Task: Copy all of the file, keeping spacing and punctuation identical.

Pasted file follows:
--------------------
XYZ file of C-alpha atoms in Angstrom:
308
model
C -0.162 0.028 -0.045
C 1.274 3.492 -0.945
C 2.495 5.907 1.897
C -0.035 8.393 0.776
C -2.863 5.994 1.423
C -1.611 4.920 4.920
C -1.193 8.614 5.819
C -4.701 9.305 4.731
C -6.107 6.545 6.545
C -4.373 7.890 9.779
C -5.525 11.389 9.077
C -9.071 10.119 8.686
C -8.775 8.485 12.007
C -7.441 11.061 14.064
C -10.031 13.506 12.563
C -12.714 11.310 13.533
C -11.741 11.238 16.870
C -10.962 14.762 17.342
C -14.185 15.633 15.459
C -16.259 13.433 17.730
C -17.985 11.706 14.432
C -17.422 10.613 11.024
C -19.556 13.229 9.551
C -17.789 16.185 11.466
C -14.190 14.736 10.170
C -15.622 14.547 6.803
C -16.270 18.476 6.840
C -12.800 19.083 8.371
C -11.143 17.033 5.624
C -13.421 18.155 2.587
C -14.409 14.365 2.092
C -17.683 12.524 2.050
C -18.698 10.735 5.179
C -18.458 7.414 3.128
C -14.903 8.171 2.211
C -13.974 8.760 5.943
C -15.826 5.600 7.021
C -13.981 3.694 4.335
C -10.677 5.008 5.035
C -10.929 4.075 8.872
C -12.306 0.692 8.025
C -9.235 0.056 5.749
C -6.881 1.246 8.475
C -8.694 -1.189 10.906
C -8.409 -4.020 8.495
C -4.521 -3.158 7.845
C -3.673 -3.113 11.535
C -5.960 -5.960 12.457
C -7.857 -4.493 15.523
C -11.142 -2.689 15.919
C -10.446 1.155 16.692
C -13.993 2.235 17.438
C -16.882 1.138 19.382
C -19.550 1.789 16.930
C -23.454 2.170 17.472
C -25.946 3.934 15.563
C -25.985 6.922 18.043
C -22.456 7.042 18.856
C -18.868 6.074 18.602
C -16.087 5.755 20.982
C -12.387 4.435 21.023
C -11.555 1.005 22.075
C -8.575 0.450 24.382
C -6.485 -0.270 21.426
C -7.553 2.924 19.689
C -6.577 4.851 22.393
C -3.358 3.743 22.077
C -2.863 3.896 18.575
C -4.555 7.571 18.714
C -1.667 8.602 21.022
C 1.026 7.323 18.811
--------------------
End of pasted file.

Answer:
XYZ file of C-alpha atoms in Angstrom:
308
model
C -0.162 0.028 -0.045
C 1.274 3.492 -0.945
C 2.495 5.907 1.897
C -0.035 8.393 0.776
C -2.863 5.994 1.423
C -1.611 4.920 4.920
C -1.193 8.614 5.819
C -4.701 9.305 4.731
C -6.107 6.545 6.545
C -4.373 7.890 9.779
C -5.525 11.389 9.077
C -9.071 10.119 8.686
C -8.775 8.485 12.007
C -7.441 11.061 14.064
C -10.031 13.506 12.563
C -12.714 11.310 13.533
C -11.741 11.238 16.870
C -10.962 14.762 17.342
C -14.185 15.633 15.459
C -16.259 13.433 17.730
C -17.985 11.706 14.432
C -17.422 10.613 11.024
C -19.556 13.229 9.551
C -17.789 16.185 11.466
C -14.190 14.736 10.170
C -15.622 14.547 6.803
C -16.270 18.476 6.840
C -12.800 19.083 8.371
C -11.143 17.033 5.624
C -13.421 18.155 2.587
C -14.409 14.365 2.092
C -17.683 12.524 2.050
C -18.698 10.735 5.179
C -18.458 7.414 3.128
C -14.903 8.171 2.211
C -13.974 8.760 5.943
C -15.826 5.600 7.021
C -13.981 3.694 4.335
C -10.677 5.008 5.035
C -10.929 4.075 8.872
C -12.306 0.692 8.025
C -9.235 0.056 5.749
C -6.881 1.246 8.475
C -8.694 -1.189 10.906
C -8.409 -4.020 8.495
C -4.521 -3.158 7.845
C -3.673 -3.113 11.535
C -5.960 -5.960 12.457
C -7.857 -4.493 15.523
C -11.142 -2.689 15.919
C -10.446 1.155 16.692
C -13.993 2.235 17.438
C -16.882 1.138 19.382
C -19.550 1.789 16.930
C -23.454 2.170 17.472
C -25.946 3.934 15.563
C -25.985 6.922 18.043
C -22.456 7.042 18.856
C -18.868 6.074 18.602
C -16.087 5.755 20.982
C -12.387 4.435 21.023
C -11.555 1.005 22.075
C -8.575 0.450 24.382
C -6.485 -0.270 21.426
C -7.553 2.924 19.689
C -6.577 4.851 22.393
C -3.358 3.743 22.077
C -2.863 3.896 18.575
C -4.555 7.571 18.714
C -1.667 8.602 21.022
C 1.026 7.323 18.811